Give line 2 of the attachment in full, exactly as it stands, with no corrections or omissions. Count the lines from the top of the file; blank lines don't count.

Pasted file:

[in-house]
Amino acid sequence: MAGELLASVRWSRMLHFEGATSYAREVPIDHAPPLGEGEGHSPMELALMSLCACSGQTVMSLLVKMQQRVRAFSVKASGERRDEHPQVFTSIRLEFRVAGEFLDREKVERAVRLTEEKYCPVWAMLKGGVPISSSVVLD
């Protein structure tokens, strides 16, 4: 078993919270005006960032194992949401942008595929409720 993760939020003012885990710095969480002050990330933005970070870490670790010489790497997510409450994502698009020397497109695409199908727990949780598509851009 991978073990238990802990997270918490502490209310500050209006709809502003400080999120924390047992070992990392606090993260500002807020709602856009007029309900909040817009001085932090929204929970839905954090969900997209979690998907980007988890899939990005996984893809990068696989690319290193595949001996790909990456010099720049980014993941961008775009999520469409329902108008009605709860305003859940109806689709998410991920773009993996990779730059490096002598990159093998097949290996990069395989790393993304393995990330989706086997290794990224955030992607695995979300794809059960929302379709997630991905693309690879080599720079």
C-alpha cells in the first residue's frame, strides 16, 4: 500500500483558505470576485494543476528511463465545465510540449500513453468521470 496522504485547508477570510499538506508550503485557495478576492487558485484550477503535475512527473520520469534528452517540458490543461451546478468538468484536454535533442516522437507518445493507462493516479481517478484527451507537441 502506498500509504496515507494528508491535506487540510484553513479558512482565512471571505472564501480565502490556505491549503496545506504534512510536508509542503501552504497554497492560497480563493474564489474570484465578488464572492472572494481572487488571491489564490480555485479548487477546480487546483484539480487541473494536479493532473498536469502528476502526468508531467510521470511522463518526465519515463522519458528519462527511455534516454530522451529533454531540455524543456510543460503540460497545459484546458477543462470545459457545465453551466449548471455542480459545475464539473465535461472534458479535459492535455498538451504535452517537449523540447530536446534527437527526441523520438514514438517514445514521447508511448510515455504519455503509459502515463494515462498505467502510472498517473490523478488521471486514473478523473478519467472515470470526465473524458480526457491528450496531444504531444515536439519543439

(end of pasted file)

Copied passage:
Amino acid sequence: MAGELLASVRWSRMLHFEGATSYAREVPIDHAPPLGEGEGHSPMELALMSLCACSGQTVMSLLVKMQQRVRAFSVKASGERRDEHPQVFTSIRLEFRVAGEFLDREKVERAVRLTEEKYCPVWAMLKGGVPISSSVVLD